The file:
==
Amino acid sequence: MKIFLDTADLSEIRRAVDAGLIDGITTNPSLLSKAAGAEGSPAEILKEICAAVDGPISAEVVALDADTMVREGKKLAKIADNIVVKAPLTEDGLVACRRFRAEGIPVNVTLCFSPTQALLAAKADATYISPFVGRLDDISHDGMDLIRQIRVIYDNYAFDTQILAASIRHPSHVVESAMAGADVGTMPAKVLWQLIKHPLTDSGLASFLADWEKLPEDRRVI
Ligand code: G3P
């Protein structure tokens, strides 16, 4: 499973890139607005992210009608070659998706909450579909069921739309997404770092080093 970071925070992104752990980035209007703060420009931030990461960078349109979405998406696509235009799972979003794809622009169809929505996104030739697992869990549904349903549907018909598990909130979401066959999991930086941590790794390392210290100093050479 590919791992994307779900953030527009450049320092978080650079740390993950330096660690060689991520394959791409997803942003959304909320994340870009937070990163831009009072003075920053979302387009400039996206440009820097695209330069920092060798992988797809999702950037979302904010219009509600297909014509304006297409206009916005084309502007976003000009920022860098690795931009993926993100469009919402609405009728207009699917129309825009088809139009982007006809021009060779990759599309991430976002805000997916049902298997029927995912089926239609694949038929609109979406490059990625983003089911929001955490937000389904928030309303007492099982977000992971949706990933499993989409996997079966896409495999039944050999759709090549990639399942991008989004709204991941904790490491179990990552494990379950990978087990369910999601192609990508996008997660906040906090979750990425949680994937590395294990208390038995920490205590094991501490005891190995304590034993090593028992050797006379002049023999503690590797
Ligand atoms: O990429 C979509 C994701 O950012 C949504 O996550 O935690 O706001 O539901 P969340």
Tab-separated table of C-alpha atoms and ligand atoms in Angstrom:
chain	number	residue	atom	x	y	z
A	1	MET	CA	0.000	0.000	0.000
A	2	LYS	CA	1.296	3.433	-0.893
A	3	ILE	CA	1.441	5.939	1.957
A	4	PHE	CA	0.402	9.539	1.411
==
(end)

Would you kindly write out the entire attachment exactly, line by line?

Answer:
Amino acid sequence: MKIFLDTADLSEIRRAVDAGLIDGITTNPSLLSKAAGAEGSPAEILKEICAAVDGPISAEVVALDADTMVREGKKLAKIADNIVVKAPLTEDGLVACRRFRAEGIPVNVTLCFSPTQALLAAKADATYISPFVGRLDDISHDGMDLIRQIRVIYDNYAFDTQILAASIRHPSHVVESAMAGADVGTMPAKVLWQLIKHPLTDSGLASFLADWEKLPEDRRVI
Ligand code: G3P
């Protein structure tokens, strides 16, 4: 499973890139607005992210009608070659998706909450579909069921739309997404770092080093 970071925070992104752990980035209007703060420009931030990461960078349109979405998406696509235009799972979003794809622009169809929505996104030739697992869990549904349903549907018909598990909130979401066959999991930086941590790794390392210290100093050479 590919791992994307779900953030527009450049320092978080650079740390993950330096660690060689991520394959791409997803942003959304909320994340870009937070990163831009009072003075920053979302387009400039996206440009820097695209330069920092060798992988797809999702950037979302904010219009509600297909014509304006297409206009916005084309502007976003000009920022860098690795931009993926993100469009919402609405009728207009699917129309825009088809139009982007006809021009060779990759599309991430976002805000997916049902298997029927995912089926239609694949038929609109979406490059990625983003089911929001955490937000389904928030309303007492099982977000992971949706990933499993989409996997079966896409495999039944050999759709090549990639399942991008989004709204991941904790490491179990990552494990379950990978087990369910999601192609990508996008997660906040906090979750990425949680994937590395294990208390038995920490205590094991501490005891190995304590034993090593028992050797006379002049023999503690590797
Ligand atoms: O990429 C979509 C994701 O950012 C949504 O996550 O935690 O706001 O539901 P969340």
Tab-separated table of C-alpha atoms and ligand atoms in Angstrom:
chain	number	residue	atom	x	y	z
A	1	MET	CA	0.000	0.000	0.000
A	2	LYS	CA	1.296	3.433	-0.893
A	3	ILE	CA	1.441	5.939	1.957
A	4	PHE	CA	0.402	9.539	1.411